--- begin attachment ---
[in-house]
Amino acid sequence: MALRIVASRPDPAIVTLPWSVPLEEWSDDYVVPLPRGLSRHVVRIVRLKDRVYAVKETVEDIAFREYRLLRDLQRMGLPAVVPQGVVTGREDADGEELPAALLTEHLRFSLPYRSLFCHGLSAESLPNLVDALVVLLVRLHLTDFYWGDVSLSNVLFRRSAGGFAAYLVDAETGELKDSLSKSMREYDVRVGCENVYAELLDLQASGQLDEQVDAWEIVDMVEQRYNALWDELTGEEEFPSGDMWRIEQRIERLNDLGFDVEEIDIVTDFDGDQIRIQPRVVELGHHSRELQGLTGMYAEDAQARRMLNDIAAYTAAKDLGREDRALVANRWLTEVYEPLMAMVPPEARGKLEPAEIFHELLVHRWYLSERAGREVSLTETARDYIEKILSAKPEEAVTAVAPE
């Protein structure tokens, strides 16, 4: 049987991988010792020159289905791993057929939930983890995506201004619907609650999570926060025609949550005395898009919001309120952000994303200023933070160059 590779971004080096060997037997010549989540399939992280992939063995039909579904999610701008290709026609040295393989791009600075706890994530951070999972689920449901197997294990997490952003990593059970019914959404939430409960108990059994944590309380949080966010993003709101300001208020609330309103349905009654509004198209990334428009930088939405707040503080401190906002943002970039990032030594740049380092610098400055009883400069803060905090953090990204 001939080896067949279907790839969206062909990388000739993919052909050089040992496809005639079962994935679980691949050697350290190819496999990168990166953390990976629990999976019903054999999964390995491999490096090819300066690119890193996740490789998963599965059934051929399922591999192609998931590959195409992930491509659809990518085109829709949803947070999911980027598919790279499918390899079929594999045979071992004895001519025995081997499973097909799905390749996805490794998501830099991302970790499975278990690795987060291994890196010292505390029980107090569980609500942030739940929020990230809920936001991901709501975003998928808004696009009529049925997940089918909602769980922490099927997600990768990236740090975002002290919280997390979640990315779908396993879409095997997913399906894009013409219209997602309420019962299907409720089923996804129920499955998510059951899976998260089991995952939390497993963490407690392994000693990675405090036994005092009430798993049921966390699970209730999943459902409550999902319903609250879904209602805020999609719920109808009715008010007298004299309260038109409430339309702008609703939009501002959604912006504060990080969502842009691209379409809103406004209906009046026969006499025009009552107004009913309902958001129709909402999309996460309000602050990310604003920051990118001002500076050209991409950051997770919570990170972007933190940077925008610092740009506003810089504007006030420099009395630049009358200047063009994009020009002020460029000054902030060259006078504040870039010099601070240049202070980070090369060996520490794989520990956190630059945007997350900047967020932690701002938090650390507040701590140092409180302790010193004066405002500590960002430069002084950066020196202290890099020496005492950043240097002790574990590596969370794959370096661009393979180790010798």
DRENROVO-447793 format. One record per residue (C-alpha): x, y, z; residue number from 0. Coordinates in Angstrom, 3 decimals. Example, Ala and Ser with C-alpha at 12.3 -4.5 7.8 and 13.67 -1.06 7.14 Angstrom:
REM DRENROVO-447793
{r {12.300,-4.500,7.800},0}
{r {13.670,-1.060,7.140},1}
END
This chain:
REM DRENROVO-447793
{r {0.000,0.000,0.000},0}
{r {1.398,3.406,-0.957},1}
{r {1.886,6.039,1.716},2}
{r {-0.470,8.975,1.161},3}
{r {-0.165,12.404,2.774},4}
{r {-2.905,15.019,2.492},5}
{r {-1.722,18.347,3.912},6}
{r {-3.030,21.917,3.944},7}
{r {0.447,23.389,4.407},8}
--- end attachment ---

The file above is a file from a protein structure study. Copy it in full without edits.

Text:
[in-house]
Amino acid sequence: MALRIVASRPDPAIVTLPWSVPLEEWSDDYVVPLPRGLSRHVVRIVRLKDRVYAVKETVEDIAFREYRLLRDLQRMGLPAVVPQGVVTGREDADGEELPAALLTEHLRFSLPYRSLFCHGLSAESLPNLVDALVVLLVRLHLTDFYWGDVSLSNVLFRRSAGGFAAYLVDAETGELKDSLSKSMREYDVRVGCENVYAELLDLQASGQLDEQVDAWEIVDMVEQRYNALWDELTGEEEFPSGDMWRIEQRIERLNDLGFDVEEIDIVTDFDGDQIRIQPRVVELGHHSRELQGLTGMYAEDAQARRMLNDIAAYTAAKDLGREDRALVANRWLTEVYEPLMAMVPPEARGKLEPAEIFHELLVHRWYLSERAGREVSLTETARDYIEKILSAKPEEAVTAVAPE
């Protein structure tokens, strides 16, 4: 049987991988010792020159289905791993057929939930983890995506201004619907609650999570926060025609949550005395898009919001309120952000994303200023933070160059 590779971004080096060997037997010549989540399939992280992939063995039909579904999610701008290709026609040295393989791009600075706890994530951070999972689920449901197997294990997490952003990593059970019914959404939430409960108990059994944590309380949080966010993003709101300001208020609330309103349905009654509004198209990334428009930088939405707040503080401190906002943002970039990032030594740049380092610098400055009883400069803060905090953090990204 001939080896067949279907790839969206062909990388000739993919052909050089040992496809005639079962994935679980691949050697350290190819496999990168990166953390990976629990999976019903054999999964390995491999490096090819300066690119890193996740490789998963599965059934051929399922591999192609998931590959195409992930491509659809990518085109829709949803947070999911980027598919790279499918390899079929594999045979071992004895001519025995081997499973097909799905390749996805490794998501830099991302970790499975278990690795987060291994890196010292505390029980107090569980609500942030739940929020990230809920936001991901709501975003998928808004696009009529049925997940089918909602769980922490099927997600990768990236740090975002002290919280997390979640990315779908396993879409095997997913399906894009013409219209997602309420019962299907409720089923996804129920499955998510059951899976998260089991995952939390497993963490407690392994000693990675405090036994005092009430798993049921966390699970209730999943459902409550999902319903609250879904209602805020999609719920109808009715008010007298004299309260038109409430339309702008609703939009501002959604912006504060990080969502842009691209379409809103406004209906009046026969006499025009009552107004009913309902958001129709909402999309996460309000602050990310604003920051990118001002500076050209991409950051997770919570990170972007933190940077925008610092740009506003810089504007006030420099009395630049009358200047063009994009020009002020460029000054902030060259006078504040870039010099601070240049202070980070090369060996520490794989520990956190630059945007997350900047967020932690701002938090650390507040701590140092409180302790010193004066405002500590960002430069002084950066020196202290890099020496005492950043240097002790574990590596969370794959370096661009393979180790010798």
DRENROVO-447793 format. One record per residue (C-alpha): x, y, z; residue number from 0. Coordinates in Angstrom, 3 decimals. Example, Ala and Ser with C-alpha at 12.3 -4.5 7.8 and 13.67 -1.06 7.14 Angstrom:
REM DRENROVO-447793
{r {12.300,-4.500,7.800},0}
{r {13.670,-1.060,7.140},1}
END
This chain:
REM DRENROVO-447793
{r {0.000,0.000,0.000},0}
{r {1.398,3.406,-0.957},1}
{r {1.886,6.039,1.716},2}
{r {-0.470,8.975,1.161},3}
{r {-0.165,12.404,2.774},4}
{r {-2.905,15.019,2.492},5}
{r {-1.722,18.347,3.912},6}
{r {-3.030,21.917,3.944},7}
{r {0.447,23.389,4.407},8}